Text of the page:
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Car Seat Safety

Motor vehicle crashes are the leading cause of death and injury for children ages 1 through 12 years. To protect against this tragedy, parents must have the proper information and resources they need to correctly buckle up their children in the car.

Low Cost Car Seats

New car seats are available for purchase at low cost for parents who meet eligibility requirements, and are expecting, or have a child who is in need of a car seat. Car seats available include convertible size rear-facing and forward-facing car seats for newborn infants and toddlers; and combination/booster seats for forward-facing and booster seat aged children.

For more information, call 1(800) 782-4264. Parents enrolled in the program must also complete the car seat safety class to purchase a new car seat at low cost.

Car Seat Safety Class

A free car seat safety class for parents and other care providers is offered each month in English and Spanish in San Bernardino. Classes are taught by certified Child Passenger Safety Technicians (CPST).
Classes provide instruction on:

  • California buckle-up laws
  • Basic crash dynamics
  • How car seats and seat belts protect in a crash
  • Proper seat belt use and correct installation of car seats

Call 1(800) 782-4264 to sign up for a class.

Violator Intervention Program (VIP)

VIP classes are for persons that are cited for not properly buckling up children and receive a referral from the courts or law enforcement. Classes are held each month in English and in Spanish in San Bernardino only.

There is a $50 fee for the class. Participants who successfully complete the class are issued a certificate of completion for the court. Call 1(800) 782-4264 to register for the class.

Car Seat Check Up Appointment

Installing a child’s car seat may sometimes be confusing. To speak with a Child Passenger Safety Technician, request educational resources, or to schedule a car seat check-up call 1(800) 782-4264.

Key Fact: The harness on a child should be comfortably snug. Pinch the harness strap where it crosses your child’s shoulders. If you pinch any slack on the harness it is too loose.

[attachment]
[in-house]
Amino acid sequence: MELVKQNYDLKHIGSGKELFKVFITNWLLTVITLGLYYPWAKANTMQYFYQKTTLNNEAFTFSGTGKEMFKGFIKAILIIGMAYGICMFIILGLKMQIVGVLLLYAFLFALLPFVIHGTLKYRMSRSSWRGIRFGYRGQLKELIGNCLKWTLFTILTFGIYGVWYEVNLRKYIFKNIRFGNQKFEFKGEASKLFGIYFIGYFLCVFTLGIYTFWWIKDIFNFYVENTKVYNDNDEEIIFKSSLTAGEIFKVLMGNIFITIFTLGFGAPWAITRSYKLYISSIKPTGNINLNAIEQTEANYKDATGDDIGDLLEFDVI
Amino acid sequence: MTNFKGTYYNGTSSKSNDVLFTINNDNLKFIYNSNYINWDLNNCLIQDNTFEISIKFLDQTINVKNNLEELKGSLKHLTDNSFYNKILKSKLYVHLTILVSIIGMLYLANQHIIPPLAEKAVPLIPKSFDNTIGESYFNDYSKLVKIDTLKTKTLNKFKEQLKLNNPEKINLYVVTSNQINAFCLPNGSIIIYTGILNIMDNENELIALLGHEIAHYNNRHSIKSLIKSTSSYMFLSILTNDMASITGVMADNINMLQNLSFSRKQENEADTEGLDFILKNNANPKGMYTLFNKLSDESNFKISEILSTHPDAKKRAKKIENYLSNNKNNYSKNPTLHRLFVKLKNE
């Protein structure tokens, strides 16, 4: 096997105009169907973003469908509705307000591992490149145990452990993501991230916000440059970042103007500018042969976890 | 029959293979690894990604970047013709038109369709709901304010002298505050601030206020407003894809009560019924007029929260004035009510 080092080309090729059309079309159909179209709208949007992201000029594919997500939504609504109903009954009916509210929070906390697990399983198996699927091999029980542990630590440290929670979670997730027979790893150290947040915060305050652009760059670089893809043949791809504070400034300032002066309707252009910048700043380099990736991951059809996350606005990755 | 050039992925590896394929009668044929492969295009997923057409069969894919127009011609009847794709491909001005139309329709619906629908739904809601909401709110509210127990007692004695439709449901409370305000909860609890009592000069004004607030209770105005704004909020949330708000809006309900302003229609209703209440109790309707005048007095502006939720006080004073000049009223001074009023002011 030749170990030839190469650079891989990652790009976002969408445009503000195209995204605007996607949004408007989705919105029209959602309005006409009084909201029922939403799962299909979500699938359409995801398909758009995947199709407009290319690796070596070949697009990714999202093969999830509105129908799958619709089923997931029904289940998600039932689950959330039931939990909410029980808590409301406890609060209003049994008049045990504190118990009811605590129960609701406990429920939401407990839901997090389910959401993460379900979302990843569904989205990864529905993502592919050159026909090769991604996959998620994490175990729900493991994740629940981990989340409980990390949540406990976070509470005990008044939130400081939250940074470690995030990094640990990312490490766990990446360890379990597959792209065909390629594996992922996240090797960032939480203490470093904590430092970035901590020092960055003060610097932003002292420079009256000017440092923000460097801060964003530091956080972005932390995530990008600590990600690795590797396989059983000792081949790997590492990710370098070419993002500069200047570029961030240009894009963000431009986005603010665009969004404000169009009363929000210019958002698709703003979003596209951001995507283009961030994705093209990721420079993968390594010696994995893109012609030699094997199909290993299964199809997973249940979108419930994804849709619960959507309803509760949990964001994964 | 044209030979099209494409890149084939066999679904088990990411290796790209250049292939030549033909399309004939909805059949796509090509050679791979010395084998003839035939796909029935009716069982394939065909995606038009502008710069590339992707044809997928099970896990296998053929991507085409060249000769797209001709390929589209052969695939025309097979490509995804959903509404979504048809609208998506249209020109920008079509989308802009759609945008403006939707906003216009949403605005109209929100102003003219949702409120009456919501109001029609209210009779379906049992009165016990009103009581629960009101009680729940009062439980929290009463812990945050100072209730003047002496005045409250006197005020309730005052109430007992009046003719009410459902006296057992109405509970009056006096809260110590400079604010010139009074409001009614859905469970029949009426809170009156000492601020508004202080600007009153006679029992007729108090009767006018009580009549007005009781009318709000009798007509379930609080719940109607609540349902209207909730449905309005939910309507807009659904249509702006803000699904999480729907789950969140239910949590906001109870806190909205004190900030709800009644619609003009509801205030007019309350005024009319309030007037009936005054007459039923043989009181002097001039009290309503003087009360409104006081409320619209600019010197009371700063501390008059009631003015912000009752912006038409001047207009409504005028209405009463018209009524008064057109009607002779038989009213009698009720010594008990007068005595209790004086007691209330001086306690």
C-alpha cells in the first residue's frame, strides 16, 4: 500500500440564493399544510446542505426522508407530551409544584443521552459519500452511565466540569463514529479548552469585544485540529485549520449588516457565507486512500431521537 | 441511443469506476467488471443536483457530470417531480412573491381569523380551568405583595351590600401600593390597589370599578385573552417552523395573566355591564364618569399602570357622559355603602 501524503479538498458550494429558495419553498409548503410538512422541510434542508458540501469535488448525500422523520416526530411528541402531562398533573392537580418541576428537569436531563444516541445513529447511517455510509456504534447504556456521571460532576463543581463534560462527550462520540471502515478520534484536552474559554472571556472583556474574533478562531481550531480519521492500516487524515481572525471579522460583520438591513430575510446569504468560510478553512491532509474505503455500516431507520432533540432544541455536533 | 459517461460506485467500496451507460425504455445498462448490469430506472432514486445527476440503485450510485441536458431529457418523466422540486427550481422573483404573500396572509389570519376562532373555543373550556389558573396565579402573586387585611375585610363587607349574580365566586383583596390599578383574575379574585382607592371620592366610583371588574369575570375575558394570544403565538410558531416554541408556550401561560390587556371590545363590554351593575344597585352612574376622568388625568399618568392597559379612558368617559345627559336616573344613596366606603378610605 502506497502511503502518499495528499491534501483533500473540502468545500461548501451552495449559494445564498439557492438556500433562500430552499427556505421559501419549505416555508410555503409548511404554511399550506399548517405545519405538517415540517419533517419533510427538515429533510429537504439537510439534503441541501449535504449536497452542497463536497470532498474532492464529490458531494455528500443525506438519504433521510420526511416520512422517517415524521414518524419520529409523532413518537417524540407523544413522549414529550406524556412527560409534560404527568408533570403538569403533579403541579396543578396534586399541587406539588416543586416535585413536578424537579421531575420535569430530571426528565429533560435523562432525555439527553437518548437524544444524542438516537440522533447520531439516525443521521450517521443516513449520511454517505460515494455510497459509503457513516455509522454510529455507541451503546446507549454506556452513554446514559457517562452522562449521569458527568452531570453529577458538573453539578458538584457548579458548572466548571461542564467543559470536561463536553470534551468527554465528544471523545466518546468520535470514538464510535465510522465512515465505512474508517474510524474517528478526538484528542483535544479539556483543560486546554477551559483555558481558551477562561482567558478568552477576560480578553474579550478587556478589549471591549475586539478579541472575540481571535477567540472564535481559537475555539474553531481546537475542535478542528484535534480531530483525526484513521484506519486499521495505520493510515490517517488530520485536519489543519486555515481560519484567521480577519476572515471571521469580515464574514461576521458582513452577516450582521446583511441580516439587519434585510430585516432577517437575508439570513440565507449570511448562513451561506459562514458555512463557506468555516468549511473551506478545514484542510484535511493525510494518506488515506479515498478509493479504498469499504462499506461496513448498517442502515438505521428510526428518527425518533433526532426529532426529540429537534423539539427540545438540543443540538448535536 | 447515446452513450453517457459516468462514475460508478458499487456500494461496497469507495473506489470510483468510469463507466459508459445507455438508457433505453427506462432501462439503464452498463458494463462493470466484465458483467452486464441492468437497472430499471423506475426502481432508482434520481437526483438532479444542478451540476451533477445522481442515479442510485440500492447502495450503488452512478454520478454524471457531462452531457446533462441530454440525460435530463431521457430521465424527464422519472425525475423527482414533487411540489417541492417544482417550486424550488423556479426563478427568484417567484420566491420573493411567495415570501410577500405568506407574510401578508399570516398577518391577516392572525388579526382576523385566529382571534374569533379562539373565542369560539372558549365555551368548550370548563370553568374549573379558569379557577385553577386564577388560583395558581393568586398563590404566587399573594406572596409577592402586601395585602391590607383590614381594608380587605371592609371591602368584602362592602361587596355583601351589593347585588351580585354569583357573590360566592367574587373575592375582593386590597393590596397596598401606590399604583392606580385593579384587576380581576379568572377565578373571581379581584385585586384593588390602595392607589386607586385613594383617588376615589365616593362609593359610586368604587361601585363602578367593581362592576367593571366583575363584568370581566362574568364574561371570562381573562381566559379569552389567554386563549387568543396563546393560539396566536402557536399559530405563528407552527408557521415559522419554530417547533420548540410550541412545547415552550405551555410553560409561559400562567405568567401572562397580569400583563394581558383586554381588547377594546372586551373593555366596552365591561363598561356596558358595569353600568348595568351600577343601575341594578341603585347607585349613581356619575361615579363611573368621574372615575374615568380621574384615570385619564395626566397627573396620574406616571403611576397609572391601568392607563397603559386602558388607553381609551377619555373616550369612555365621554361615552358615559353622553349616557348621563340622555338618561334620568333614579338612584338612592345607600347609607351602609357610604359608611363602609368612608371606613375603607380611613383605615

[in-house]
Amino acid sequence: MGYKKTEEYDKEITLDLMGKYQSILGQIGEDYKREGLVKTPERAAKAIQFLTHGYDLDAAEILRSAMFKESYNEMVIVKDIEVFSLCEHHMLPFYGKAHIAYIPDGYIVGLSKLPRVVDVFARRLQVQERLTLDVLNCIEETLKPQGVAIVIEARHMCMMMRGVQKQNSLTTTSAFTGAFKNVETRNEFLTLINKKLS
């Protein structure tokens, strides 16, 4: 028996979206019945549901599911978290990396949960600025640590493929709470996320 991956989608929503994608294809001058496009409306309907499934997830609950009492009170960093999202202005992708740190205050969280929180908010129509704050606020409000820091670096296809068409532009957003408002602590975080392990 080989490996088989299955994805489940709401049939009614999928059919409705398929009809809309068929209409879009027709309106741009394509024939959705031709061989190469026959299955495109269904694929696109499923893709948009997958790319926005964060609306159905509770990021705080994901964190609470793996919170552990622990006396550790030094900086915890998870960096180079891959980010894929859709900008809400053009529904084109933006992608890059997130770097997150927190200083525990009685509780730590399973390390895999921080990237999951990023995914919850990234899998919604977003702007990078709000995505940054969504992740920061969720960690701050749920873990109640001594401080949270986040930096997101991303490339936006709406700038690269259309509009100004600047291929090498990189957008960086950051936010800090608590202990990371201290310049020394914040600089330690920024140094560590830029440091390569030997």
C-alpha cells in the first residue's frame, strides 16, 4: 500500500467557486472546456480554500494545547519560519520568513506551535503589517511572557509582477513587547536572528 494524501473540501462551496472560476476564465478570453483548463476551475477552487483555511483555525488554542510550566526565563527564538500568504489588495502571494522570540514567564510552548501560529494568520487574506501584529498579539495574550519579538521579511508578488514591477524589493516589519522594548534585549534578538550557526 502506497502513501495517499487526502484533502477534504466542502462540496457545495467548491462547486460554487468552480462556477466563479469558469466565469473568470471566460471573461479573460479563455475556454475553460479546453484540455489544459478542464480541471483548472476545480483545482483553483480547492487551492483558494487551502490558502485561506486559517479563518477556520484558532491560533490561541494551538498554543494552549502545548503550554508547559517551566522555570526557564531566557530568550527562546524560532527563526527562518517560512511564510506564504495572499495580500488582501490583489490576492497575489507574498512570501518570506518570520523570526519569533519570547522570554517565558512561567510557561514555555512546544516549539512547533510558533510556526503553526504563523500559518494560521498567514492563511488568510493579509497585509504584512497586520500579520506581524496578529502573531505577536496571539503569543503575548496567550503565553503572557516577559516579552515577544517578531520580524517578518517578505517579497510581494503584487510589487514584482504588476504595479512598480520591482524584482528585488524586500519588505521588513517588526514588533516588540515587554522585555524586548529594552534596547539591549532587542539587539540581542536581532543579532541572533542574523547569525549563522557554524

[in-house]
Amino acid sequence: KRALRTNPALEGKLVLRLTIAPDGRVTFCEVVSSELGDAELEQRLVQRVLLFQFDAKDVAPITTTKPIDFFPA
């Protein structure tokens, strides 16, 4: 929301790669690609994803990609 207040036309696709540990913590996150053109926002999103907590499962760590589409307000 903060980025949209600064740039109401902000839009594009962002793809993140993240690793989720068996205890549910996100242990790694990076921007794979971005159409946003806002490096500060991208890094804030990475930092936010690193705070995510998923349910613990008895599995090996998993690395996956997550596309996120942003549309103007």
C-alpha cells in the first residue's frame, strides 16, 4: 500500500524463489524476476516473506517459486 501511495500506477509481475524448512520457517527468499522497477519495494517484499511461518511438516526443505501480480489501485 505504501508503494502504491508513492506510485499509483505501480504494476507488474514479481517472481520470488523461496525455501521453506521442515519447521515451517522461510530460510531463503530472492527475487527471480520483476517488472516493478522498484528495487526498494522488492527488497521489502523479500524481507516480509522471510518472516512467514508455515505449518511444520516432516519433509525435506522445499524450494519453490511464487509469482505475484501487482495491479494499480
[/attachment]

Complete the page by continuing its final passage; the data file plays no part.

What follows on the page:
Links & Resources:
National Highway Traffic Safety Administration
Safe Kids Inland Empire

California’s Child Passenger Safety Law

Birth – 2 Years

Infant / Convertible / 3-In-1

All children under age 2 must be properly secured in a rear-facing car seat.

Rear-facing is the safest way for small children to travel.

They should remain rear-facing until they reach 2 years of age or until they exceed the height or weight limit of the car seat.

2 – 4 Years

Convertible / 3-In-1 / Combination

All children under age 4 must be properly secured in a car seat with an internal harness.

A 5-point harness is the safest restraint system and should be used as long as possible (until the child exceeds the harness’ weight limit).

4 – 8 Years

3-In-1 / Combination Booster

All children at least 4 years old (but younger than age 8) must ride in a child passenger restraint system or booster seat, unless they are taller than 4’9″.

A booster seat should be used until the child can properly fit into a seat belt.

8 Years +

Back seat for safest travel.

All children taller than 4’9″ (or age 8 and up) should be restrained in a seat belt.

Front seat airbags may hurt small children.

Riding in the back seat of the vehicle is the safest way for children to travel.

California Car Seat Law

Effective January 1, 2017

Children Under Age 8

Must be buckled into a car seat or booster in the back seat.

Children Age 8 or Older, or 4’9″ or Taller

May use the vehicle seat belt if it fits properly with the lap belt low on the hips, touching the upper thighs, and the shoulder belt crossing the center of the chest. If children are not tall enough for proper belt fit, they must ride in a booster or car seat.

Children Under Age 2

Starting January 1, 2017, children under 2 years old must be rear-facing unless they weigh 40 pounds or more, or are 40 inches tall or more.

Children must be properly buckled in a car seat which is rear-facing until age 2.

Rear-facing is 5 times safer than forward-facing.

The American Academy of Pediatrics recommends that children ride rear-facing to the highest weight or height allowed by the care seat manufacturer.

Kaitlyn’s Law

It’s against California law to leave a child under the age of 7 alone in the car without the supervision of a person at least 12 years old if:

1. The keys are in the ignition or the car is running, or
2. There is a significant risk to the child

Fines & Penalties

For each child under 16 who is not properly secured, parents (if in the car) or drivers can be fined more than $500 and get a point on their driving records.